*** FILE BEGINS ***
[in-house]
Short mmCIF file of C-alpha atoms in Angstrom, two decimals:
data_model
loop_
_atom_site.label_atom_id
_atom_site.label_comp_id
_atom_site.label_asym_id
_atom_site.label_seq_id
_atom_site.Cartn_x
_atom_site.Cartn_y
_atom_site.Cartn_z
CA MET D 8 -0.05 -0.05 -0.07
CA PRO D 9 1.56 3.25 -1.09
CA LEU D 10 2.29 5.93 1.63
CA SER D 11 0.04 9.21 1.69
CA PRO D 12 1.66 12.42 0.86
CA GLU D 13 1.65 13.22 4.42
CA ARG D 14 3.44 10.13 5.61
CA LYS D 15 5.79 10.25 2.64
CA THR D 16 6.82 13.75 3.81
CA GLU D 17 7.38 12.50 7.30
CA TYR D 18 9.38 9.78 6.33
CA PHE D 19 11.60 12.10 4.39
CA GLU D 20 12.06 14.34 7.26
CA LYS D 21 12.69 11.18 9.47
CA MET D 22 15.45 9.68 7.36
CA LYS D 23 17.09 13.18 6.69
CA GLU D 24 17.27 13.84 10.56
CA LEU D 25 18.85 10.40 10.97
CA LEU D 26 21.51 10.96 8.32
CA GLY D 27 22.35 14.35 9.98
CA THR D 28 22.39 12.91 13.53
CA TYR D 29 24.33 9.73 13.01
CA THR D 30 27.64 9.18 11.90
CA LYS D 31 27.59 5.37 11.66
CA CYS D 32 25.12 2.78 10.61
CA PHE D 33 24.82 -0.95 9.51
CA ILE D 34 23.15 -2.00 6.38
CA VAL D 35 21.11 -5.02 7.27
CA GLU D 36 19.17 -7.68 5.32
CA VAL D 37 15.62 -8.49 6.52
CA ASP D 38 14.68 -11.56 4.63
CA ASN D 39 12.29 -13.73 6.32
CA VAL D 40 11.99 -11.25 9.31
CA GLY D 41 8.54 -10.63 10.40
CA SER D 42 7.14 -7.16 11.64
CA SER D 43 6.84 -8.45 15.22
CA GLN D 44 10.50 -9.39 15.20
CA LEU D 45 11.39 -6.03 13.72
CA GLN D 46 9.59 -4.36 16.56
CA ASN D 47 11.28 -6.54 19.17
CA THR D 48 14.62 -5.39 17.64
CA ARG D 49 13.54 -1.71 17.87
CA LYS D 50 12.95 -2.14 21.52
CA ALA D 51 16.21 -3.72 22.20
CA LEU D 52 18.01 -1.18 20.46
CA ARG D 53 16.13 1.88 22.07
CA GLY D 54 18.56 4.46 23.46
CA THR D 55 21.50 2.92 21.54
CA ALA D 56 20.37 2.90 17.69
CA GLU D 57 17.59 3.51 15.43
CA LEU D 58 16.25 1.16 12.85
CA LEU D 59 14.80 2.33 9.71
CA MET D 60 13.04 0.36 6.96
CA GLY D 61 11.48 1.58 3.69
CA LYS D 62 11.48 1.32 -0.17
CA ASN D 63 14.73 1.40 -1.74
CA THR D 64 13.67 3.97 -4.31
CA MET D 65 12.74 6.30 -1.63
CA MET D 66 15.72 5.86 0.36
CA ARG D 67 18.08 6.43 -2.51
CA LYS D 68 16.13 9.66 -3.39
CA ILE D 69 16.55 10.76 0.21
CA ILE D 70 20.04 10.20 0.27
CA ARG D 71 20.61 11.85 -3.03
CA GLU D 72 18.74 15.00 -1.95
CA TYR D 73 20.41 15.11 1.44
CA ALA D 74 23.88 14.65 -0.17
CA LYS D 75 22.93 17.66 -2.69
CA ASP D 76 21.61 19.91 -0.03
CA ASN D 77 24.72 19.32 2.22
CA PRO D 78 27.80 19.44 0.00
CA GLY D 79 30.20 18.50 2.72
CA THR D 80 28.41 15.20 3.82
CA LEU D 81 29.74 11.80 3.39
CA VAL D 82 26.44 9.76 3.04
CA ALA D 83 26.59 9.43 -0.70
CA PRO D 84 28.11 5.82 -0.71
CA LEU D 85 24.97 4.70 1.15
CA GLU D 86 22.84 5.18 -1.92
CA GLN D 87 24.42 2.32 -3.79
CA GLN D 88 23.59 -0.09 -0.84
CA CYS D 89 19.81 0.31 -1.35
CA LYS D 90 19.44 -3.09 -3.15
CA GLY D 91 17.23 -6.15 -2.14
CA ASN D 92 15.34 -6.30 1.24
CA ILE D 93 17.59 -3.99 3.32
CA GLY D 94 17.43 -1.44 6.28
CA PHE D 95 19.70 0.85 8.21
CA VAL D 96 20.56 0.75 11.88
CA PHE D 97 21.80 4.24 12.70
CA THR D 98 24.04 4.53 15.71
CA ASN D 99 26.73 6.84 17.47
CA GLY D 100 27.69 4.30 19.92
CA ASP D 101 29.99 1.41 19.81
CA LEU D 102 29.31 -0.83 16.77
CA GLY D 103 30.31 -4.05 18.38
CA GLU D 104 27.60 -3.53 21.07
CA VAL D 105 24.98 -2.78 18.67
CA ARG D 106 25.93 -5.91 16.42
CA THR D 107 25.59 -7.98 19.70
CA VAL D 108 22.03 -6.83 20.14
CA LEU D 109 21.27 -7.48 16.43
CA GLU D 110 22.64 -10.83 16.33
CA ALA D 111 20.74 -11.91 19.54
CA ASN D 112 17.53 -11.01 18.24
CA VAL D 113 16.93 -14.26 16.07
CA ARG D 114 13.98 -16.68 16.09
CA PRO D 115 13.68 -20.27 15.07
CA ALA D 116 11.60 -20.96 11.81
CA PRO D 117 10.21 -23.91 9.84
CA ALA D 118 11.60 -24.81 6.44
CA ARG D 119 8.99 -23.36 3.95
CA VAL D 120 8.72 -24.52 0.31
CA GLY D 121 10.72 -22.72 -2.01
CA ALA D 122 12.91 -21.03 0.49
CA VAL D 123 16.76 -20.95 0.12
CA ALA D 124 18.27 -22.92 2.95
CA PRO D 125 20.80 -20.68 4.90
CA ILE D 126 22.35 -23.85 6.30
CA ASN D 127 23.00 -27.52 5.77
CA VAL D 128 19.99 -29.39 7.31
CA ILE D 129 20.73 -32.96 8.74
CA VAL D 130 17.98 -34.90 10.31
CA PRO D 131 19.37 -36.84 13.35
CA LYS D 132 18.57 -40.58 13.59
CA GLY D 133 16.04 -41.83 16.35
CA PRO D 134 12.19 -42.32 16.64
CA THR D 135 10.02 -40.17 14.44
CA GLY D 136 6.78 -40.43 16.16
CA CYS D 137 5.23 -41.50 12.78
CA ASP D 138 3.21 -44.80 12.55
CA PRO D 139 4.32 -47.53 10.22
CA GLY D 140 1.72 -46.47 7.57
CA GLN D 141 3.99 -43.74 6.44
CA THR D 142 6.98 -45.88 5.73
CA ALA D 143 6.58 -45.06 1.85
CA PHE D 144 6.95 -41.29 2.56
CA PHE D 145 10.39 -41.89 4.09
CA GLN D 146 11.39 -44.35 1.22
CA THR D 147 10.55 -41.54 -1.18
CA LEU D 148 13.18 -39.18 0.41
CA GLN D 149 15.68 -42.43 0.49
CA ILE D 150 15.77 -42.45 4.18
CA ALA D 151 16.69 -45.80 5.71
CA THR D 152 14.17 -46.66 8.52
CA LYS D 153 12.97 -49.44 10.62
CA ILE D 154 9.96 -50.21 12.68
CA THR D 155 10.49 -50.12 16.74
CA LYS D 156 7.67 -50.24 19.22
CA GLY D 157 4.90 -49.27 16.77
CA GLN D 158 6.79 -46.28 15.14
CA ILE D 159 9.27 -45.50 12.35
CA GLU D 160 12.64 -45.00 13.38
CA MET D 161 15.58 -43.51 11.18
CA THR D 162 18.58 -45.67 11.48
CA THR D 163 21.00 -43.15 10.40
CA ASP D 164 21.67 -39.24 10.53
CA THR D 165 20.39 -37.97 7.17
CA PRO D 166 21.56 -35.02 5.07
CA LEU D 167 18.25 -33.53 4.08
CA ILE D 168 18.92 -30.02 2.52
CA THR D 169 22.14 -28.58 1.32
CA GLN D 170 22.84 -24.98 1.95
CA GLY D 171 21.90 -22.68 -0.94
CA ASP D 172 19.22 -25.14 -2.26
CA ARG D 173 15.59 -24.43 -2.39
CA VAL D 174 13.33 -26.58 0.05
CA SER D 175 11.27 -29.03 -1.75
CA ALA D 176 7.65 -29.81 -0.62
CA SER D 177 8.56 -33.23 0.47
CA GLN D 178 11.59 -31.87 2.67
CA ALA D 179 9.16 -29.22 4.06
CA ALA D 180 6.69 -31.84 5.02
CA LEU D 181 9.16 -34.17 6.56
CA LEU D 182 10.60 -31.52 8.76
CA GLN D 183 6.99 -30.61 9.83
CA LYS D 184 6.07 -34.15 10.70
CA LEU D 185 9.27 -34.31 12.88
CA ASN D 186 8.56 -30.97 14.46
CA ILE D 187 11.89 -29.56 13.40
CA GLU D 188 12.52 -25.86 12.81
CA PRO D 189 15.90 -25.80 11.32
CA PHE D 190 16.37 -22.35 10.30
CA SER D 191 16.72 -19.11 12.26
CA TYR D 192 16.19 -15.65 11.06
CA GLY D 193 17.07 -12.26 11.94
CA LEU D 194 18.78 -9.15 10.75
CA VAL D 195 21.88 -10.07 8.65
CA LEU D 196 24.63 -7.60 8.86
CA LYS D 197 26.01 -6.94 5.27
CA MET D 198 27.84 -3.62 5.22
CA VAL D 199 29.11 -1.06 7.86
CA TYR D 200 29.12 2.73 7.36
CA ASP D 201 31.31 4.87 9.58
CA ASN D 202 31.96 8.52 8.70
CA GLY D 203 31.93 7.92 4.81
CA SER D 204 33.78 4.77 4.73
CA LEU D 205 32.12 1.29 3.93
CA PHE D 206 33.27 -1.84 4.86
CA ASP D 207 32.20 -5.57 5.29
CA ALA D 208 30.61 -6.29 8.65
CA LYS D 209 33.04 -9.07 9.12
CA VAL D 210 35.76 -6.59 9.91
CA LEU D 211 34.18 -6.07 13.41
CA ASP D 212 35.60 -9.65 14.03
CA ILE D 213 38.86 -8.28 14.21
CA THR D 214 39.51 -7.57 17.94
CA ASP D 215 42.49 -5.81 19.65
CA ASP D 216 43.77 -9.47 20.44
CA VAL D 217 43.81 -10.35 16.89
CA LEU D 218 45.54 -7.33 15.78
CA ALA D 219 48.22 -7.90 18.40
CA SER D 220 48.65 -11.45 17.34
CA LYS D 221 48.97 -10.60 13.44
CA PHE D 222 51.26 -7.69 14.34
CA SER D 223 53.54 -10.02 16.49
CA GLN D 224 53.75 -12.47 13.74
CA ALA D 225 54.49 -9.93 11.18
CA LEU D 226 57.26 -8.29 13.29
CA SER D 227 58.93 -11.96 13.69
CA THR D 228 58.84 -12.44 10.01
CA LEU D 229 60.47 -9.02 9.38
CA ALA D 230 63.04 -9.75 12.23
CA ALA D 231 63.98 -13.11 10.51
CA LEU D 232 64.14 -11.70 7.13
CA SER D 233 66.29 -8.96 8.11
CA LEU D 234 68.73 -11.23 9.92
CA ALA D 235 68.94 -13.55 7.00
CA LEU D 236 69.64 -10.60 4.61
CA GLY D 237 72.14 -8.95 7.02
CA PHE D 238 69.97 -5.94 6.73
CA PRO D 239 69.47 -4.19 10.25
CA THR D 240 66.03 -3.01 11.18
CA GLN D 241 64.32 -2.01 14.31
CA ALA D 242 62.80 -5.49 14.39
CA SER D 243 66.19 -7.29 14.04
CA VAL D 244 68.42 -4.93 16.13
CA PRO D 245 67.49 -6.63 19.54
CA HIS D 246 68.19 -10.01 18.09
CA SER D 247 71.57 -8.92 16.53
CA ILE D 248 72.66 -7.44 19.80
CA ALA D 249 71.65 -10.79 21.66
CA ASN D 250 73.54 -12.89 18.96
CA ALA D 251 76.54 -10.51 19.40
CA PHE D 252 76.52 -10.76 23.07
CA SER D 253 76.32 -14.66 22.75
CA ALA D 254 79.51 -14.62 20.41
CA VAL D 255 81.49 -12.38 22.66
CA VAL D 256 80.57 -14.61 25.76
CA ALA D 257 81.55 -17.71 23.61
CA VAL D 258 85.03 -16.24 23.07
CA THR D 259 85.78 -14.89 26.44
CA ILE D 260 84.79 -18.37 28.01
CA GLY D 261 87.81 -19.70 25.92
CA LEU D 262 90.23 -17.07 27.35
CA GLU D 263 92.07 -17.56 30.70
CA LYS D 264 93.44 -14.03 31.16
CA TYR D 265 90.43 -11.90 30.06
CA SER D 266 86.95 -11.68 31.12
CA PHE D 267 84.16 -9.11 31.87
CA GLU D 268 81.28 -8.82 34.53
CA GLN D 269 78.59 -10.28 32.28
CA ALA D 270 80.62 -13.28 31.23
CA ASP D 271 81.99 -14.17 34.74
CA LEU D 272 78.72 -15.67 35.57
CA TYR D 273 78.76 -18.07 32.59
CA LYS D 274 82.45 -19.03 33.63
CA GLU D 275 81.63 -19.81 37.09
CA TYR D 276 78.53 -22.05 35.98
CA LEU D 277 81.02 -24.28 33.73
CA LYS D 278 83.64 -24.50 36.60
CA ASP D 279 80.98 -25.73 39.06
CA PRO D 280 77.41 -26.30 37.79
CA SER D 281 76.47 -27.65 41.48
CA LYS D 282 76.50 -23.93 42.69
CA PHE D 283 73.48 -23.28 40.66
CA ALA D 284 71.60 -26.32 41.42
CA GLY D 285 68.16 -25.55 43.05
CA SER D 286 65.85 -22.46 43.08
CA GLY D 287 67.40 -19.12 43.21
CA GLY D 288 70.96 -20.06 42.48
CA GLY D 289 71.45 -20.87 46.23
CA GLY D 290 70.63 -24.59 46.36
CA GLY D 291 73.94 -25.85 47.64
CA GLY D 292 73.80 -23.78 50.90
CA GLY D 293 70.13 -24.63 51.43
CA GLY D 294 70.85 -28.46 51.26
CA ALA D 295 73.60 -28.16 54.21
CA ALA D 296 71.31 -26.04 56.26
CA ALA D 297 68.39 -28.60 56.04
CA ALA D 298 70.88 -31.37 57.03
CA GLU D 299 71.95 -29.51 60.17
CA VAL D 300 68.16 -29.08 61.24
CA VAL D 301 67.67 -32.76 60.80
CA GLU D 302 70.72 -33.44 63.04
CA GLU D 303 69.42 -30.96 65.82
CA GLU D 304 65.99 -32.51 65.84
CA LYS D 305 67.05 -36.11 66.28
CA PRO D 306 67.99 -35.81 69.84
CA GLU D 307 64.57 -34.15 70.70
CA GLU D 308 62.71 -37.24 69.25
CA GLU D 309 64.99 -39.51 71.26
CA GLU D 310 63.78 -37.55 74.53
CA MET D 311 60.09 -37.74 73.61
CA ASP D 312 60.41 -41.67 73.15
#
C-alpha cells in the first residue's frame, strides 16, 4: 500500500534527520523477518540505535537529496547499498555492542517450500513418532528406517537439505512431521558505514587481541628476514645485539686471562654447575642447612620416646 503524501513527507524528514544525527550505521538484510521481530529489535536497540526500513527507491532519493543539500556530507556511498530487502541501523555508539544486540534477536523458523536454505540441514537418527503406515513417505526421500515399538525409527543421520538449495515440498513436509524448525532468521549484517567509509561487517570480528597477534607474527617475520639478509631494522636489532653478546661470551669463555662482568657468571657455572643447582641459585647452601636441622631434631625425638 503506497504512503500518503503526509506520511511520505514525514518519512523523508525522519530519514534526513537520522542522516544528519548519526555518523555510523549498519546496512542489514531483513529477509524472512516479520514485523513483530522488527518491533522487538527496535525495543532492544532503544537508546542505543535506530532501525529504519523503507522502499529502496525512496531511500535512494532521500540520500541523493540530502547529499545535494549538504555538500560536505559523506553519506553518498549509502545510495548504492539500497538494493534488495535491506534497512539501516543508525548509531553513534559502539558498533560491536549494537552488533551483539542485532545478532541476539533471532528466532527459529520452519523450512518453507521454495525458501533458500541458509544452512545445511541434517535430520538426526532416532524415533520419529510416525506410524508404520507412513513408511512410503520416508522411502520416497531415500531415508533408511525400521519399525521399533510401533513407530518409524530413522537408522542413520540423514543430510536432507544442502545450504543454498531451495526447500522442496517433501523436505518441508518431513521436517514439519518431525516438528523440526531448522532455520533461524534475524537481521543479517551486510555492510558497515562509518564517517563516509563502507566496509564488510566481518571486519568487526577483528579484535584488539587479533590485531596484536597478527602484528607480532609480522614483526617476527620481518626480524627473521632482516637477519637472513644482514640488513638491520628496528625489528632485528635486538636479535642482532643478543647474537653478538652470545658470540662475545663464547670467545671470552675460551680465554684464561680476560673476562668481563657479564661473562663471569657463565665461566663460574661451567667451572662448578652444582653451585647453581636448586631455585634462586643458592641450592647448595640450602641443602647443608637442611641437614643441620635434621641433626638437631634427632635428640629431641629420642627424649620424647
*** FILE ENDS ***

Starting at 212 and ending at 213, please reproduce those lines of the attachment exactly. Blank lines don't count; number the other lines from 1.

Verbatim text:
CA ALA D 208 30.61 -6.29 8.65
CA LYS D 209 33.04 -9.07 9.12